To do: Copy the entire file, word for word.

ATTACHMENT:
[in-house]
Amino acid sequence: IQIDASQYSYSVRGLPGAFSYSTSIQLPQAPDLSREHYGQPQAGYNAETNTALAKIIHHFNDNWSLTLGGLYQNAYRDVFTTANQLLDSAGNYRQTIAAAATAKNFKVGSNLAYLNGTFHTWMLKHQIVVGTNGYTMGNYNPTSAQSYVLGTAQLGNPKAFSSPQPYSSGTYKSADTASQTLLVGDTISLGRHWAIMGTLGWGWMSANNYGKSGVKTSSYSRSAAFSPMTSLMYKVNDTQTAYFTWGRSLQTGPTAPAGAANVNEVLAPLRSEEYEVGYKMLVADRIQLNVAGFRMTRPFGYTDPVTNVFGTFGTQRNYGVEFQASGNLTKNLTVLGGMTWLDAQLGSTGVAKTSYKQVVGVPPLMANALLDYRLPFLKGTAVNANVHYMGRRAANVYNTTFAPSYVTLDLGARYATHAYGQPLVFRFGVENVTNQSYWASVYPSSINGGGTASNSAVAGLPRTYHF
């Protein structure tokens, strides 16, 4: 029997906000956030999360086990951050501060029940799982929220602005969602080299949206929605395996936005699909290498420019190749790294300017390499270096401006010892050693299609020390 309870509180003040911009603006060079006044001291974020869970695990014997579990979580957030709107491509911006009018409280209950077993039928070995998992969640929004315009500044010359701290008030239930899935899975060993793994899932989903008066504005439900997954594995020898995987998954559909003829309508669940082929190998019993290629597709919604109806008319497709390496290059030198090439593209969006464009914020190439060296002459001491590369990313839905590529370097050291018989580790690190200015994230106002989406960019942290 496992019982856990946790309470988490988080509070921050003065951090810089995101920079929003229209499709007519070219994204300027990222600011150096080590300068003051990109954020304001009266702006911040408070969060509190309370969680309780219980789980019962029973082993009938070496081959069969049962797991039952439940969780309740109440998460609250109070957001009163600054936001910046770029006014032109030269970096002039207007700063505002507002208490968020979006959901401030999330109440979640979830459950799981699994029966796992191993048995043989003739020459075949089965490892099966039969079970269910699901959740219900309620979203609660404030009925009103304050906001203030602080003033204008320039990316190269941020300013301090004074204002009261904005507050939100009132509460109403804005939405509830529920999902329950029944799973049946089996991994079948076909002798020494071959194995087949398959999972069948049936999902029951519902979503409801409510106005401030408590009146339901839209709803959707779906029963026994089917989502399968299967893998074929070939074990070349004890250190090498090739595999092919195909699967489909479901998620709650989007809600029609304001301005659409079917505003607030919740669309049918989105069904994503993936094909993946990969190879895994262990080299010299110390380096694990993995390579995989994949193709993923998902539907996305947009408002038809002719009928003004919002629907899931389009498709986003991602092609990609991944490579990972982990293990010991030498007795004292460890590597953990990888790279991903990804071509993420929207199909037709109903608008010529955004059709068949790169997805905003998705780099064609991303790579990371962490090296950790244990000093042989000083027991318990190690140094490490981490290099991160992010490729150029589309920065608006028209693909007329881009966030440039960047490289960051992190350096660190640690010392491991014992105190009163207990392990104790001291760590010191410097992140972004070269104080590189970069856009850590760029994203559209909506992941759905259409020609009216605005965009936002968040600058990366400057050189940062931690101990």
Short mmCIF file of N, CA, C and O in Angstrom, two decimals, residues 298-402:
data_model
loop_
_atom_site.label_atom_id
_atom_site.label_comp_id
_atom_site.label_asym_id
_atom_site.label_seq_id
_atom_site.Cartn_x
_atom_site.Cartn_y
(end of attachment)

[in-house]
Amino acid sequence: IQIDASQYSYSVRGLPGAFSYSTSIQLPQAPDLSREHYGQPQAGYNAETNTALAKIIHHFNDNWSLTLGGLYQNAYRDVFTTANQLLDSAGNYRQTIAAAATAKNFKVGSNLAYLNGTFHTWMLKHQIVVGTNGYTMGNYNPTSAQSYVLGTAQLGNPKAFSSPQPYSSGTYKSADTASQTLLVGDTISLGRHWAIMGTLGWGWMSANNYGKSGVKTSSYSRSAAFSPMTSLMYKVNDTQTAYFTWGRSLQTGPTAPAGAANVNEVLAPLRSEEYEVGYKMLVADRIQLNVAGFRMTRPFGYTDPVTNVFGTFGTQRNYGVEFQASGNLTKNLTVLGGMTWLDAQLGSTGVAKTSYKQVVGVPPLMANALLDYRLPFLKGTAVNANVHYMGRRAANVYNTTFAPSYVTLDLGARYATHAYGQPLVFRFGVENVTNQSYWASVYPSSINGGGTASNSAVAGLPRTYHF
């Protein structure tokens, strides 16, 4: 029997906000956030999360086990951050501060029940799982929220602005969602080299949206929605395996936005699909290498420019190749790294300017390499270096401006010892050693299609020390 309870509180003040911009603006060079006044001291974020869970695990014997579990979580957030709107491509911006009018409280209950077993039928070995998992969640929004315009500044010359701290008030239930899935899975060993793994899932989903008066504005439900997954594995020898995987998954559909003829309508669940082929190998019993290629597709919604109806008319497709390496290059030198090439593209969006464009914020190439060296002459001491590369990313839905590529370097050291018989580790690190200015994230106002989406960019942290 496992019982856990946790309470988490988080509070921050003065951090810089995101920079929003229209499709007519070219994204300027990222600011150096080590300068003051990109954020304001009266702006911040408070969060509190309370969680309780219980789980019962029973082993009938070496081959069969049962797991039952439940969780309740109440998460609250109070957001009163600054936001910046770029006014032109030269970096002039207007700063505002507002208490968020979006959901401030999330109440979640979830459950799981699994029966796992191993048995043989003739020459075949089965490892099966039969079970269910699901959740219900309620979203609660404030009925009103304050906001203030602080003033204008320039990316190269941020300013301090004074204002009261904005507050939100009132509460109403804005939405509830529920999902329950029944799973049946089996991994079948076909002798020494071959194995087949398959999972069948049936999902029951519902979503409801409510106005401030408590009146339901839209709803959707779906029963026994089917989502399968299967893998074929070939074990070349004890250190090498090739595999092919195909699967489909479901998620709650989007809600029609304001301005659409079917505003607030919740669309049918989105069904994503993936094909993946990969190879895994262990080299010299110390380096694990993995390579995989994949193709993923998902539907996305947009408002038809002719009928003004919002629907899931389009498709986003991602092609990609991944490579990972982990293990010991030498007795004292460890590597953990990888790279991903990804071509993420929207199909037709109903608008010529955004059709068949790169997805905003998705780099064609991303790579990371962490090296950790244990000093042989000083027991318990190690140094490490981490290099991160992010490729150029589309920065608006028209693909007329881009966030440039960047490289960051992190350096660190640690010392491991014992105190009163207990392990104790001291760590010191410097992140972004070269104080590189970069856009850590760029994203559209909506992941759905259409020609009216605005965009936002968040600058990366400057050189940062931690101990």
Short mmCIF file of N, CA, C and O in Angstrom, two decimals, residues 298-402:
data_model
loop_
_atom_site.label_atom_id
_atom_site.label_comp_id
_atom_site.label_asym_id
_atom_site.label_seq_id
_atom_site.Cartn_x
_atom_site.Cartn_y